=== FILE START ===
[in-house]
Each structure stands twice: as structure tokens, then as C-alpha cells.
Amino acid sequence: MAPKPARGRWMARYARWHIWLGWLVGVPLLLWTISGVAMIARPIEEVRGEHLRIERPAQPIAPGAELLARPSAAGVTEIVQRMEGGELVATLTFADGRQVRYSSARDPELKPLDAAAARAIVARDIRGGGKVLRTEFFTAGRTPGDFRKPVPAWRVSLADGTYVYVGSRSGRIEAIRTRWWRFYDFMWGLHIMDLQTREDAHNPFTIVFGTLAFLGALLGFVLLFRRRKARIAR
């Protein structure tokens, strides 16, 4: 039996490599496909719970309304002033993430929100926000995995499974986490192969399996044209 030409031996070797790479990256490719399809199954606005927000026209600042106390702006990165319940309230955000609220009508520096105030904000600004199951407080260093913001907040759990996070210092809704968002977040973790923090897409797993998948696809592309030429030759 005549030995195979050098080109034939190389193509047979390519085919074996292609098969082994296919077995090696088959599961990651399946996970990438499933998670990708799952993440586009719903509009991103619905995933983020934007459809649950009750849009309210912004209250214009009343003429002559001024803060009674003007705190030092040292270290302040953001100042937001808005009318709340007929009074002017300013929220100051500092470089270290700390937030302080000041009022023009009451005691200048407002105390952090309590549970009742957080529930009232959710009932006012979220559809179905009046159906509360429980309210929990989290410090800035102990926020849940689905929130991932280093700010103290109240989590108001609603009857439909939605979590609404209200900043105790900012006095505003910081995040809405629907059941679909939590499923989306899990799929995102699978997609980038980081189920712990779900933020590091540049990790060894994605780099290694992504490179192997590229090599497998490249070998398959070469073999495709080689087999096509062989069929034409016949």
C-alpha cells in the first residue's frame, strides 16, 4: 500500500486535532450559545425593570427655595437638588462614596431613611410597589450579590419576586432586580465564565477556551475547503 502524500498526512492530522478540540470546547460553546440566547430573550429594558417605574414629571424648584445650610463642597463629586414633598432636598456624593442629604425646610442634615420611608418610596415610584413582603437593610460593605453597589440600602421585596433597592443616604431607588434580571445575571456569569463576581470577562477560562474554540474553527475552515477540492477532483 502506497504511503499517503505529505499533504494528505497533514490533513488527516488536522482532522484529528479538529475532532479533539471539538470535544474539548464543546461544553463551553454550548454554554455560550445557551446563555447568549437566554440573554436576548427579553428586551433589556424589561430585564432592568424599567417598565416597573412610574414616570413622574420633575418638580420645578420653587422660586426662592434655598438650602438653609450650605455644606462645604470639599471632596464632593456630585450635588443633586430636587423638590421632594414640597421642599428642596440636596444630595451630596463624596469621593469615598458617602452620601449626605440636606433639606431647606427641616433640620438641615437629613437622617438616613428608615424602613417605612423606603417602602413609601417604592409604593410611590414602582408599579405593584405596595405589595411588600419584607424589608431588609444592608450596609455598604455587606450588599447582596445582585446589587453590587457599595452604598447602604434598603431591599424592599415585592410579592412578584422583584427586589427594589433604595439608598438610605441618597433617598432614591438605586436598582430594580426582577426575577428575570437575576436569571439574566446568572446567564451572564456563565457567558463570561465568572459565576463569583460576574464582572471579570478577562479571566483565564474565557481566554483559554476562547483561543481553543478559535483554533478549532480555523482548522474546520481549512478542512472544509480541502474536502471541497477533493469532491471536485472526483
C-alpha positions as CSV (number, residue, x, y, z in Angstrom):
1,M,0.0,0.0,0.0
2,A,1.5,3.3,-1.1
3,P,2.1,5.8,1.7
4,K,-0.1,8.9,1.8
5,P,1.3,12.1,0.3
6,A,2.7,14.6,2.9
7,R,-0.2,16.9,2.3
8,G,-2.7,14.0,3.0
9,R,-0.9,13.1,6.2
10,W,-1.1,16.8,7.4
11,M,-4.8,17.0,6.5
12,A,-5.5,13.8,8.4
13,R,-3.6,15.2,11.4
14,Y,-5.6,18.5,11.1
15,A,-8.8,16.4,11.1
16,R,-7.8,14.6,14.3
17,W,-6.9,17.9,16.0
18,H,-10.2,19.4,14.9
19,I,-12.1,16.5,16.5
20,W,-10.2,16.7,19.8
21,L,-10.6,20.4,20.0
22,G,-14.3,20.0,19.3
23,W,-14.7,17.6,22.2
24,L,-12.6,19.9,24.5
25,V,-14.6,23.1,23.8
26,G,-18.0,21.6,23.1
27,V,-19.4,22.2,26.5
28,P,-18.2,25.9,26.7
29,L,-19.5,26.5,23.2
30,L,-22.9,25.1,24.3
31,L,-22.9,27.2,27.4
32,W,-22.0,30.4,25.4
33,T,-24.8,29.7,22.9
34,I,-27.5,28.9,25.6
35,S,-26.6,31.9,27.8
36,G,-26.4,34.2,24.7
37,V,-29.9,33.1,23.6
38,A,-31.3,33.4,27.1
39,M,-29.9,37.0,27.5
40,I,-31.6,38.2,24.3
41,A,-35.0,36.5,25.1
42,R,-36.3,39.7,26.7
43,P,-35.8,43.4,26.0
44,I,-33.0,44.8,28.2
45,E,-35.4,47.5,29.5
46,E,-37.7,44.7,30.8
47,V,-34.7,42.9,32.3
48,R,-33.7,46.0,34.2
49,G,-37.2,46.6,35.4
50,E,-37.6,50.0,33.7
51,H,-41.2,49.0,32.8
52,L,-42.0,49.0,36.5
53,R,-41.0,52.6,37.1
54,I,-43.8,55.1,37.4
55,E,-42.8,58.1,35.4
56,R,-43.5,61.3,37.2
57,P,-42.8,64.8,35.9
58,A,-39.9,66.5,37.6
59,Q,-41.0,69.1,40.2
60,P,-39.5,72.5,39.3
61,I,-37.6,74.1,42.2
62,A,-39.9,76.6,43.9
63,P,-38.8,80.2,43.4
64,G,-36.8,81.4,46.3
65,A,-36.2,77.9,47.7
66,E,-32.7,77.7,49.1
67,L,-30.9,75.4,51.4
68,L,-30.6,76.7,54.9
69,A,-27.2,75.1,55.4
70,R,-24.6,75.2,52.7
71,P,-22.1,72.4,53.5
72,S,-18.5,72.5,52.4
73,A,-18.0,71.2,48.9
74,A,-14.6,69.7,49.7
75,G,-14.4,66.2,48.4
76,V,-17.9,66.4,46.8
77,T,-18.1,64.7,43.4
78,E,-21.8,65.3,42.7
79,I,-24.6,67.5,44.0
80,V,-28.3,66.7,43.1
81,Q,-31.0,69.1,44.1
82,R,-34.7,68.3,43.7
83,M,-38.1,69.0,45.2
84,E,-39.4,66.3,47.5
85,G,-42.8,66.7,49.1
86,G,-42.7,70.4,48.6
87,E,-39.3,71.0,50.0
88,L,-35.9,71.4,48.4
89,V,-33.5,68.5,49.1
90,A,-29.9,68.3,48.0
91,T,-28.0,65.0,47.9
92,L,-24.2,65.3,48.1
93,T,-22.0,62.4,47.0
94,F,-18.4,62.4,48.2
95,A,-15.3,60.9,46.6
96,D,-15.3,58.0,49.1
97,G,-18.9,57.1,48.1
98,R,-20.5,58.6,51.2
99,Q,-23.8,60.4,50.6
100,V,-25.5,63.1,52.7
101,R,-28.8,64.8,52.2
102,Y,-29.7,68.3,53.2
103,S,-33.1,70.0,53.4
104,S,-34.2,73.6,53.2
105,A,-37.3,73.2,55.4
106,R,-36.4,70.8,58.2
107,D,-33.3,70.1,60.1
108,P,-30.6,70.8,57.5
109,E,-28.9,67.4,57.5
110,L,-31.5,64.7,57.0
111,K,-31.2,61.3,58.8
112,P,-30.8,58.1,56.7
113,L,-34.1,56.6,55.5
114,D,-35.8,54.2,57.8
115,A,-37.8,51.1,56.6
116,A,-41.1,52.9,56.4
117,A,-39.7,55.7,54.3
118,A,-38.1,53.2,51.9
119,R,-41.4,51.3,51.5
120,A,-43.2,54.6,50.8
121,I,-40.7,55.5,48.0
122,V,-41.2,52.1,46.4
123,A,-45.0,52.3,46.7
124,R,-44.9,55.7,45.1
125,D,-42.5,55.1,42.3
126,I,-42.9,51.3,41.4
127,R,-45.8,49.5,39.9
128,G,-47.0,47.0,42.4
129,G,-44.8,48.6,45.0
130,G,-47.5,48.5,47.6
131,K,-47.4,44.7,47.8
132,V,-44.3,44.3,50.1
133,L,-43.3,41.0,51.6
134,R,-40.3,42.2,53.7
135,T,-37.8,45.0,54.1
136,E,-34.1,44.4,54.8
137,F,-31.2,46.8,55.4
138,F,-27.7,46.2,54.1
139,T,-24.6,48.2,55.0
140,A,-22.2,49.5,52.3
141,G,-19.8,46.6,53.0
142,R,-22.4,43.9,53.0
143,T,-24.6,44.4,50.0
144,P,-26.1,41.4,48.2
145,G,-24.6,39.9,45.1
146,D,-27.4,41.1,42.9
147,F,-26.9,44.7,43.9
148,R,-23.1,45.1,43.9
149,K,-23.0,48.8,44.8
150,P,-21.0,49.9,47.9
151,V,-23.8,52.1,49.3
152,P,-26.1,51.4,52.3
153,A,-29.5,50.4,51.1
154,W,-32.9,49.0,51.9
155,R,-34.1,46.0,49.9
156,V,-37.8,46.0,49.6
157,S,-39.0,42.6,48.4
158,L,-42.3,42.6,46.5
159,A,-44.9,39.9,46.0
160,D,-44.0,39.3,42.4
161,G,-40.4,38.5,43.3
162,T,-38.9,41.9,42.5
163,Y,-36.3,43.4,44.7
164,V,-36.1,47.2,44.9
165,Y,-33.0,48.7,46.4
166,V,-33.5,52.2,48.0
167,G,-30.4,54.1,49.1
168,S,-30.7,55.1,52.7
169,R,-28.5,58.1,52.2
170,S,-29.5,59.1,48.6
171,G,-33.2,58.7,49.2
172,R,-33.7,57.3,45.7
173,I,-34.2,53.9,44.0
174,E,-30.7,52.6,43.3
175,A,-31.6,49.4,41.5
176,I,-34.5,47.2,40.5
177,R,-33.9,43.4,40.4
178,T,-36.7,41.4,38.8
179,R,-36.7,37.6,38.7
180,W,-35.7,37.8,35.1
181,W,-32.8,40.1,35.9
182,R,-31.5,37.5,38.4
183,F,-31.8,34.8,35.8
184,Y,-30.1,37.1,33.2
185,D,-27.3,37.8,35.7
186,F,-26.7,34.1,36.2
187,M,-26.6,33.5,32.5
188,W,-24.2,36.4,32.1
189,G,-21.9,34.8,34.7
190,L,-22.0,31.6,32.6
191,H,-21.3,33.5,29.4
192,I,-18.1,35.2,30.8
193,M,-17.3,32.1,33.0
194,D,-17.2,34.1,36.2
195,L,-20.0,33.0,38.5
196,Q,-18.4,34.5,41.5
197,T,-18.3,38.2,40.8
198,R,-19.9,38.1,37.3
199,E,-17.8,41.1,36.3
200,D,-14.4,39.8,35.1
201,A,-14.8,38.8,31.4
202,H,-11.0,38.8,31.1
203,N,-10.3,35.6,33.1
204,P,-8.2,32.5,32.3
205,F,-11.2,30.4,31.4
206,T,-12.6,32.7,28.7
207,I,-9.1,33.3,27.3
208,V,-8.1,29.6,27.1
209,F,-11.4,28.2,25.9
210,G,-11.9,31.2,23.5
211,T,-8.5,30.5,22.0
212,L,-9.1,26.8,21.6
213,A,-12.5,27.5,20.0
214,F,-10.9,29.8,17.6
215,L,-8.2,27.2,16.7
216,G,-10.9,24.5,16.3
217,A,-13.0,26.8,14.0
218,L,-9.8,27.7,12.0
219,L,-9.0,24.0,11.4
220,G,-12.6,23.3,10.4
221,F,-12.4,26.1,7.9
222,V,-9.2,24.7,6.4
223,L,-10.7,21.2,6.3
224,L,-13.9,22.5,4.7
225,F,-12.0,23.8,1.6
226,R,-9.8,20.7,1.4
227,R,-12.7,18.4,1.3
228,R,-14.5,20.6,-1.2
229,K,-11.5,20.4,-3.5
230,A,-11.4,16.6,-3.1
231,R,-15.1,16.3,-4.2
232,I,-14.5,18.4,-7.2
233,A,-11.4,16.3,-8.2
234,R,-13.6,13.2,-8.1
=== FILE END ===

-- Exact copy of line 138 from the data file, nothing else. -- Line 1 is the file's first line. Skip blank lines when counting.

132,V,-44.3,44.3,50.1